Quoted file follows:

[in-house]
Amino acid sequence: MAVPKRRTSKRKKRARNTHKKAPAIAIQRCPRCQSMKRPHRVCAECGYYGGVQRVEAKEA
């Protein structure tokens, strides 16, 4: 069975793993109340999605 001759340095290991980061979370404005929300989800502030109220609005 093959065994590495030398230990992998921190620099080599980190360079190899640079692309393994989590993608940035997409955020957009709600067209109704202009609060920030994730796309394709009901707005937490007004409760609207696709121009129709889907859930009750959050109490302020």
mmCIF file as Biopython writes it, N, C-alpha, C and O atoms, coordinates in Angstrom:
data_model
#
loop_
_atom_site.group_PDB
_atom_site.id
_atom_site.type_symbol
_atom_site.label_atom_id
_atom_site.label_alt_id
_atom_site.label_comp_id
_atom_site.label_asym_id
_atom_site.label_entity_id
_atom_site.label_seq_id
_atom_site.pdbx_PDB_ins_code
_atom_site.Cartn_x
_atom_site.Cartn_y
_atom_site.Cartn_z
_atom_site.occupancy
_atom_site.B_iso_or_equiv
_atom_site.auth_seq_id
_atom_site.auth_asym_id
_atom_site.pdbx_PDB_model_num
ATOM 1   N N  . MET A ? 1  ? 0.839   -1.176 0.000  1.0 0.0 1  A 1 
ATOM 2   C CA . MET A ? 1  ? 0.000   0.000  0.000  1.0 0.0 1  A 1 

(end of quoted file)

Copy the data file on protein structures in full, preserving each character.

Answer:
[in-house]
Amino acid sequence: MAVPKRRTSKRKKRARNTHKKAPAIAIQRCPRCQSMKRPHRVCAECGYYGGVQRVEAKEA
């Protein structure tokens, strides 16, 4: 069975793993109340999605 001759340095290991980061979370404005929300989800502030109220609005 093959065994590495030398230990992998921190620099080599980190360079190899640079692309393994989590993608940035997409955020957009709600067209109704202009609060920030994730796309394709009901707005937490007004409760609207696709121009129709889907859930009750959050109490302020």
mmCIF file as Biopython writes it, N, C-alpha, C and O atoms, coordinates in Angstrom:
data_model
#
loop_
_atom_site.group_PDB
_atom_site.id
_atom_site.type_symbol
_atom_site.label_atom_id
_atom_site.label_alt_id
_atom_site.label_comp_id
_atom_site.label_asym_id
_atom_site.label_entity_id
_atom_site.label_seq_id
_atom_site.pdbx_PDB_ins_code
_atom_site.Cartn_x
_atom_site.Cartn_y
_atom_site.Cartn_z
_atom_site.occupancy
_atom_site.B_iso_or_equiv
_atom_site.auth_seq_id
_atom_site.auth_asym_id
_atom_site.pdbx_PDB_model_num
ATOM 1   N N  . MET A ? 1  ? 0.839   -1.176 0.000  1.0 0.0 1  A 1 
ATOM 2   C CA . MET A ? 1  ? 0.000   0.000  0.000  1.0 0.0 1  A 1 